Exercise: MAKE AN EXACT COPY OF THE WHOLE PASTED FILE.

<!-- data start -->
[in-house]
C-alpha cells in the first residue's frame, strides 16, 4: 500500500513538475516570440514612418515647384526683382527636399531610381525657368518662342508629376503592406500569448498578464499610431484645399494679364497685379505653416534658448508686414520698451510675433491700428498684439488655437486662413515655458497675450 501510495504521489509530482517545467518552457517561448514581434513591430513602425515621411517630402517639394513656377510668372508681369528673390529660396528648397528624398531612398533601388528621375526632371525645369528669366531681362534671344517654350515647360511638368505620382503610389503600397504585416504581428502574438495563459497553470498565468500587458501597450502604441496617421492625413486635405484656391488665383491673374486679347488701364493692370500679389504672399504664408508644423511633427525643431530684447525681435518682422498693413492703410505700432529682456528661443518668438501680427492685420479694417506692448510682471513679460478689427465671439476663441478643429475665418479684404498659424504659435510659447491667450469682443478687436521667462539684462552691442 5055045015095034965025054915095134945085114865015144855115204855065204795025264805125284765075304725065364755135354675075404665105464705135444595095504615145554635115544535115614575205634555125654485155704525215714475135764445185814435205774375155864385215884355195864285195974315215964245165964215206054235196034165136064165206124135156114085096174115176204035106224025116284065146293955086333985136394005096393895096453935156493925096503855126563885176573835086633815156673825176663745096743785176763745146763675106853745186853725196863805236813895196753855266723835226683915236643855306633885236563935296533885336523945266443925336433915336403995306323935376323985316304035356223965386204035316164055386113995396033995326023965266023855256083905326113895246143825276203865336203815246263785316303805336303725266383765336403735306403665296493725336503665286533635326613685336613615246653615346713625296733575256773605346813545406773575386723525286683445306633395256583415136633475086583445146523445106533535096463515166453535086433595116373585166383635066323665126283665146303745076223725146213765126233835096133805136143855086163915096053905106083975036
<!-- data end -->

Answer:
[in-house]
C-alpha cells in the first residue's frame, strides 16, 4: 500500500513538475516570440514612418515647384526683382527636399531610381525657368518662342508629376503592406500569448498578464499610431484645399494679364497685379505653416534658448508686414520698451510675433491700428498684439488655437486662413515655458497675450 501510495504521489509530482517545467518552457517561448514581434513591430513602425515621411517630402517639394513656377510668372508681369528673390529660396528648397528624398531612398533601388528621375526632371525645369528669366531681362534671344517654350515647360511638368505620382503610389503600397504585416504581428502574438495563459497553470498565468500587458501597450502604441496617421492625413486635405484656391488665383491673374486679347488701364493692370500679389504672399504664408508644423511633427525643431530684447525681435518682422498693413492703410505700432529682456528661443518668438501680427492685420479694417506692448510682471513679460478689427465671439476663441478643429475665418479684404498659424504659435510659447491667450469682443478687436521667462539684462552691442 5055045015095034965025054915095134945085114865015144855115204855065204795025264805125284765075304725065364755135354675075404665105464705135444595095504615145554635115544535115614575205634555125654485155704525215714475135764445185814435205774375155864385215884355195864285195974315215964245165964215206054235196034165136064165206124135156114085096174115176204035106224025116284065146293955086333985136394005096393895096453935156493925096503855126563885176573835086633815156673825176663745096743785176763745146763675106853745186853725196863805236813895196753855266723835226683915236643855306633885236563935296533885336523945266443925336433915336403995306323935376323985316304035356223965386204035316164055386113995396033995326023965266023855256083905326113895246143825276203865336203815246263785316303805336303725266383765336403735306403665296493725336503665286533635326613685336613615246653615346713625296733575256773605346813545406773575386723525286683445306633395256583415136633475086583445146523445106533535096463515166453535086433595116373585166383635066323665126283665146303745076223725146213765126233835096133805136143855086163915096053905106083975036